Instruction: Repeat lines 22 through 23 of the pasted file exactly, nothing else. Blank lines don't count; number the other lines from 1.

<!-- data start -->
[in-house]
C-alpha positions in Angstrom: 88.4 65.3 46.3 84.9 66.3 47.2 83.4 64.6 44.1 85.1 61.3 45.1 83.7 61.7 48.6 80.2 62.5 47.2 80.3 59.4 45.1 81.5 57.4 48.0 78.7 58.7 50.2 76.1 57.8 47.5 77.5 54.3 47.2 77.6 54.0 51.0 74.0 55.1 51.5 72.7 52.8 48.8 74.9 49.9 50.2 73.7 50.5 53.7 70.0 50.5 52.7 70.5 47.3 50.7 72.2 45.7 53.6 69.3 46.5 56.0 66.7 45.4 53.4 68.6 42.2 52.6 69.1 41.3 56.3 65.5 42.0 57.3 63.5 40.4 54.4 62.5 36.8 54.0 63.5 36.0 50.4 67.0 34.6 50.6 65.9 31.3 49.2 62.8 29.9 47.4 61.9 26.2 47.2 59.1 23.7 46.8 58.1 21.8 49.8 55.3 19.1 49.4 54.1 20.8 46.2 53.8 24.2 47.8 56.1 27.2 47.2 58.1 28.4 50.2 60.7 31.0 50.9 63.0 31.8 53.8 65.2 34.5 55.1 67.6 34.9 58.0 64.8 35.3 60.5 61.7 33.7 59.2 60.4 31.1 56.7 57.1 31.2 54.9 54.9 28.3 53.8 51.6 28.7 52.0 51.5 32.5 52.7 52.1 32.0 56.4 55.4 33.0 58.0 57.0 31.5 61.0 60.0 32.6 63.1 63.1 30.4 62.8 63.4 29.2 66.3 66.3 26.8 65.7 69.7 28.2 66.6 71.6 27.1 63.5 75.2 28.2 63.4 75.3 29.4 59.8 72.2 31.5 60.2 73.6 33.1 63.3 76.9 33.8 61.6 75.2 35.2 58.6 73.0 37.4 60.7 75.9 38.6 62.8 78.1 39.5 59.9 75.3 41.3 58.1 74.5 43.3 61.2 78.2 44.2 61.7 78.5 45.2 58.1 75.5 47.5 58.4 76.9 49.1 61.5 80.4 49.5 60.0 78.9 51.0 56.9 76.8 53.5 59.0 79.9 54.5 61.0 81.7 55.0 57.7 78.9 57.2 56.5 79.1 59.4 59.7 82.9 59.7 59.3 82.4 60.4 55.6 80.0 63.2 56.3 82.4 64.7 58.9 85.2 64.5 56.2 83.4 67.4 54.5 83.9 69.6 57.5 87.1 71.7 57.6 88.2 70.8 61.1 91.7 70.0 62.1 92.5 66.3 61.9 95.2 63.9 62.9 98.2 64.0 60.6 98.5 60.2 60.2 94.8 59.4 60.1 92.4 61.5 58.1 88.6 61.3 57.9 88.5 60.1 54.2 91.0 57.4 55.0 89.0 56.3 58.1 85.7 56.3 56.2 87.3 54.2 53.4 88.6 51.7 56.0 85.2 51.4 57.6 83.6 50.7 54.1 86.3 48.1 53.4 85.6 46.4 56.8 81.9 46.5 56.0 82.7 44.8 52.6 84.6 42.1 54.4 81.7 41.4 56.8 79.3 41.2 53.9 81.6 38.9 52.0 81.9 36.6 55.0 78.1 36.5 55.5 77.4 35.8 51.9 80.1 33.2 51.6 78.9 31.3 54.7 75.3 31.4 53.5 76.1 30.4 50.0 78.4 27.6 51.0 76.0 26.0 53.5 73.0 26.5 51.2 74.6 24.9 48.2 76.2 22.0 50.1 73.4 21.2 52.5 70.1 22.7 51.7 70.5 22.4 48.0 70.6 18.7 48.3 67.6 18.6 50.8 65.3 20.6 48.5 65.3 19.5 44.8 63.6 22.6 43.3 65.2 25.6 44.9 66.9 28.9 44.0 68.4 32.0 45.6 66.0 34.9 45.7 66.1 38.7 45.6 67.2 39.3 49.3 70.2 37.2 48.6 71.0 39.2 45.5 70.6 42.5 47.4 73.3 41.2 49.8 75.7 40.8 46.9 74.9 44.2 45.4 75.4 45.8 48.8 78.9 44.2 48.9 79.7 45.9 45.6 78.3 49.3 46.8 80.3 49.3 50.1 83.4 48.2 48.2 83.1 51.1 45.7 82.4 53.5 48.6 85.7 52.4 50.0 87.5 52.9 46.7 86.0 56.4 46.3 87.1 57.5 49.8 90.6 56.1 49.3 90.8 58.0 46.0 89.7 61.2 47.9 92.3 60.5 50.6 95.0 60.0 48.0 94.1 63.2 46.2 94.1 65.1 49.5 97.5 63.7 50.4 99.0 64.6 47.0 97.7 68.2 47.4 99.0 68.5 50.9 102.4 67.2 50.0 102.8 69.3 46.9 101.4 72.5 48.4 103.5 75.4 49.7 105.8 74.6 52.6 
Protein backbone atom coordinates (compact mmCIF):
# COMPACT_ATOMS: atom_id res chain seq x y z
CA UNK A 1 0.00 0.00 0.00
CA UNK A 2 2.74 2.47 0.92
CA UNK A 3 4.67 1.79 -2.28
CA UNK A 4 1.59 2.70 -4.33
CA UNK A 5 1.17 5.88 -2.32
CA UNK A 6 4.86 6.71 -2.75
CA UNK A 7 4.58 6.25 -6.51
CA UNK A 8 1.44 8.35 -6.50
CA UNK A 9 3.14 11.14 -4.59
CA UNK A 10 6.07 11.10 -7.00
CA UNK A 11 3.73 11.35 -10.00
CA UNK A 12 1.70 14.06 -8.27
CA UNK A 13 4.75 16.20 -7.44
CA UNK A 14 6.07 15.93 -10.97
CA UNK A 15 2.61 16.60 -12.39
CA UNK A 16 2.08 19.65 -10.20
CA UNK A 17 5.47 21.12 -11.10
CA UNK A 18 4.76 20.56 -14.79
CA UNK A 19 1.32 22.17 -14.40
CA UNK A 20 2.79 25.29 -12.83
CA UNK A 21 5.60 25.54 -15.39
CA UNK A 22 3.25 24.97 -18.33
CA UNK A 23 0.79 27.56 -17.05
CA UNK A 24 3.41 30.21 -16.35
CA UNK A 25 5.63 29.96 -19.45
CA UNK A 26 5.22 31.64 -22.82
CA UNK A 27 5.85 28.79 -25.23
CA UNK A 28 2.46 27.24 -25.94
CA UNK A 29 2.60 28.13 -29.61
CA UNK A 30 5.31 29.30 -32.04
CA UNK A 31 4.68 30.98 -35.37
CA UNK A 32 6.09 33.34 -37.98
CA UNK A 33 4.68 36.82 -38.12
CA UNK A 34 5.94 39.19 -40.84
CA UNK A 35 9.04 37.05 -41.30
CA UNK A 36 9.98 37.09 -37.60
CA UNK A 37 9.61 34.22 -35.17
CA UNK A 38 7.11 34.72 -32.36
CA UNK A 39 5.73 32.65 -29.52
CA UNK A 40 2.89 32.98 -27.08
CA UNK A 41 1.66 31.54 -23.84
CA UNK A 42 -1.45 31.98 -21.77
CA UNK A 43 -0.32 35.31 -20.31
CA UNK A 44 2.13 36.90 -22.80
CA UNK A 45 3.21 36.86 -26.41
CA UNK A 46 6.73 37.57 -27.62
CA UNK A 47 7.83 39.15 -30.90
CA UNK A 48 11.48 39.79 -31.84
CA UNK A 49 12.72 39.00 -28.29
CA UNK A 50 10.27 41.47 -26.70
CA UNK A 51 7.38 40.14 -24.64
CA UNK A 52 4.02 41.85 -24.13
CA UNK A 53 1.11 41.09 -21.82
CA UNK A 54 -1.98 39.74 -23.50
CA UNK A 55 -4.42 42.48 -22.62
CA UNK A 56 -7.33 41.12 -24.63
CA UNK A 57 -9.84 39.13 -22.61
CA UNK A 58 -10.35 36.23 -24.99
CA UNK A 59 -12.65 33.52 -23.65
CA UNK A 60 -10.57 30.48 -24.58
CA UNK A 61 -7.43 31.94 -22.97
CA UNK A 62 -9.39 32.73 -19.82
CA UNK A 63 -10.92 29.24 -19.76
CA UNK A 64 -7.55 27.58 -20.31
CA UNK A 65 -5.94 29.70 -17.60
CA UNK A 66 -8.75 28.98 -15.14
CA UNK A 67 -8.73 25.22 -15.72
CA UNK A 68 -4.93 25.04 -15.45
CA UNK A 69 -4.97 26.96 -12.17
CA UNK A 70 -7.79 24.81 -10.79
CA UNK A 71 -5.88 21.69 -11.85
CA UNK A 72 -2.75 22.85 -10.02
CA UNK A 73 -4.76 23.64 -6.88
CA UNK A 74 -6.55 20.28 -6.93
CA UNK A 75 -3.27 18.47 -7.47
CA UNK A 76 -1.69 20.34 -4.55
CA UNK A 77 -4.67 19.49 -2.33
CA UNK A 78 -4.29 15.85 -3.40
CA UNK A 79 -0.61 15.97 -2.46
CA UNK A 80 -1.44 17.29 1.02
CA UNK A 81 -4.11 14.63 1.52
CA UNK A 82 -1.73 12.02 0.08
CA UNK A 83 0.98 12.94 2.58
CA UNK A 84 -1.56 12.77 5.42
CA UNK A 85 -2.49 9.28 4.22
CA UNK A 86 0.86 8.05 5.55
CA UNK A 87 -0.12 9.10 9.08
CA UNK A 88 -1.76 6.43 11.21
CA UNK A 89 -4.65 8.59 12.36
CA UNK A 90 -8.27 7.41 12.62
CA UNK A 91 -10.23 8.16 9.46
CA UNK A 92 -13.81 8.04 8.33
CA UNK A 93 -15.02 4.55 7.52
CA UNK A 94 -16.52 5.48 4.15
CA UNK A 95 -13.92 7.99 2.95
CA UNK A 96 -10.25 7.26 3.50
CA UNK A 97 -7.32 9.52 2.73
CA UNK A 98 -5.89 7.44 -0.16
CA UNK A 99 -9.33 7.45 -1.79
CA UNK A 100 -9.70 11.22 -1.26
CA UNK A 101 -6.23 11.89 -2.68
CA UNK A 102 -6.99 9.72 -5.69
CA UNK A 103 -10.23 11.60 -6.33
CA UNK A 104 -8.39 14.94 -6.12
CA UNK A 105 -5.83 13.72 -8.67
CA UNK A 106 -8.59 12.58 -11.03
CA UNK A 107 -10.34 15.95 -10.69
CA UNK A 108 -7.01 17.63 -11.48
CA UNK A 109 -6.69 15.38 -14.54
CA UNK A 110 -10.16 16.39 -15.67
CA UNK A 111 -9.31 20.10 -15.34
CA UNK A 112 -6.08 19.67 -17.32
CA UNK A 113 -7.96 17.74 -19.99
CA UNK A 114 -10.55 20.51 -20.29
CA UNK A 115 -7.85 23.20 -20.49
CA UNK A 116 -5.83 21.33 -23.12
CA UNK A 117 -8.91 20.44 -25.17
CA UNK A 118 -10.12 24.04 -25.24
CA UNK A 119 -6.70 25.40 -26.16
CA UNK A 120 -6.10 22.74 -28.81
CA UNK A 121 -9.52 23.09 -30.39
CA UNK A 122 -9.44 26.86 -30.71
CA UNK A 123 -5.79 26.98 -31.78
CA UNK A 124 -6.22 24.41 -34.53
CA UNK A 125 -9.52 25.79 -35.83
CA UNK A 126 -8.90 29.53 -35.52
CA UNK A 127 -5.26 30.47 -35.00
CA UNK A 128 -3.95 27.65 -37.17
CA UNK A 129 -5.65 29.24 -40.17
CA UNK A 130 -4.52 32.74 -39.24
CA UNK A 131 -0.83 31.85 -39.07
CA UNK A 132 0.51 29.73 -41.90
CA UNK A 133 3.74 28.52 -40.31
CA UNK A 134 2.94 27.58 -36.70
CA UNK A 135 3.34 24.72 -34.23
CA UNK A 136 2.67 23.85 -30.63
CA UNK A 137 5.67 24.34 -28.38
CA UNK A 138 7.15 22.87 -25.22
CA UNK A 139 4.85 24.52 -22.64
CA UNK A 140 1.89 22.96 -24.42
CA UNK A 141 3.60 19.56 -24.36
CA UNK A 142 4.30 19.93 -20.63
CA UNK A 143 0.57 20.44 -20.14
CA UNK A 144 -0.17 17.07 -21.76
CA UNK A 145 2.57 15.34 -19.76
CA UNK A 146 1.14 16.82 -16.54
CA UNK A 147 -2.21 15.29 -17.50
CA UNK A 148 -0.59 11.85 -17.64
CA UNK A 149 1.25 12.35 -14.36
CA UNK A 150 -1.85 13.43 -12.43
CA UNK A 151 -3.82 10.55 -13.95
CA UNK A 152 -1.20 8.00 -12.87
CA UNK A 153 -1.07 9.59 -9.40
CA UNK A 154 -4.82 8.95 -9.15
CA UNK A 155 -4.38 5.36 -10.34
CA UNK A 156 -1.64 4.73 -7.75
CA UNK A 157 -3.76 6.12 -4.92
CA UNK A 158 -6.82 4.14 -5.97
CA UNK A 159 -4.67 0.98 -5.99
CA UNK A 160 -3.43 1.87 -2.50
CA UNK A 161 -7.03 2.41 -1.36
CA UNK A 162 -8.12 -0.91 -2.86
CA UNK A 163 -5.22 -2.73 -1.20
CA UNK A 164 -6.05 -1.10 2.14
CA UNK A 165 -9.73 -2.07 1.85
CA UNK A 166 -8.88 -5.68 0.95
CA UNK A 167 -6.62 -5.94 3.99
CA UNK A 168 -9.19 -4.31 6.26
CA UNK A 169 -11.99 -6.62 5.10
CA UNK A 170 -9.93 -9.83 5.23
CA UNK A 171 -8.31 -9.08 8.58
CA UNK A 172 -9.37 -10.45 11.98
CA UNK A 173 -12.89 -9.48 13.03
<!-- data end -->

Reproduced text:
CA UNK A 18 4.76 20.56 -14.79
CA UNK A 19 1.32 22.17 -14.40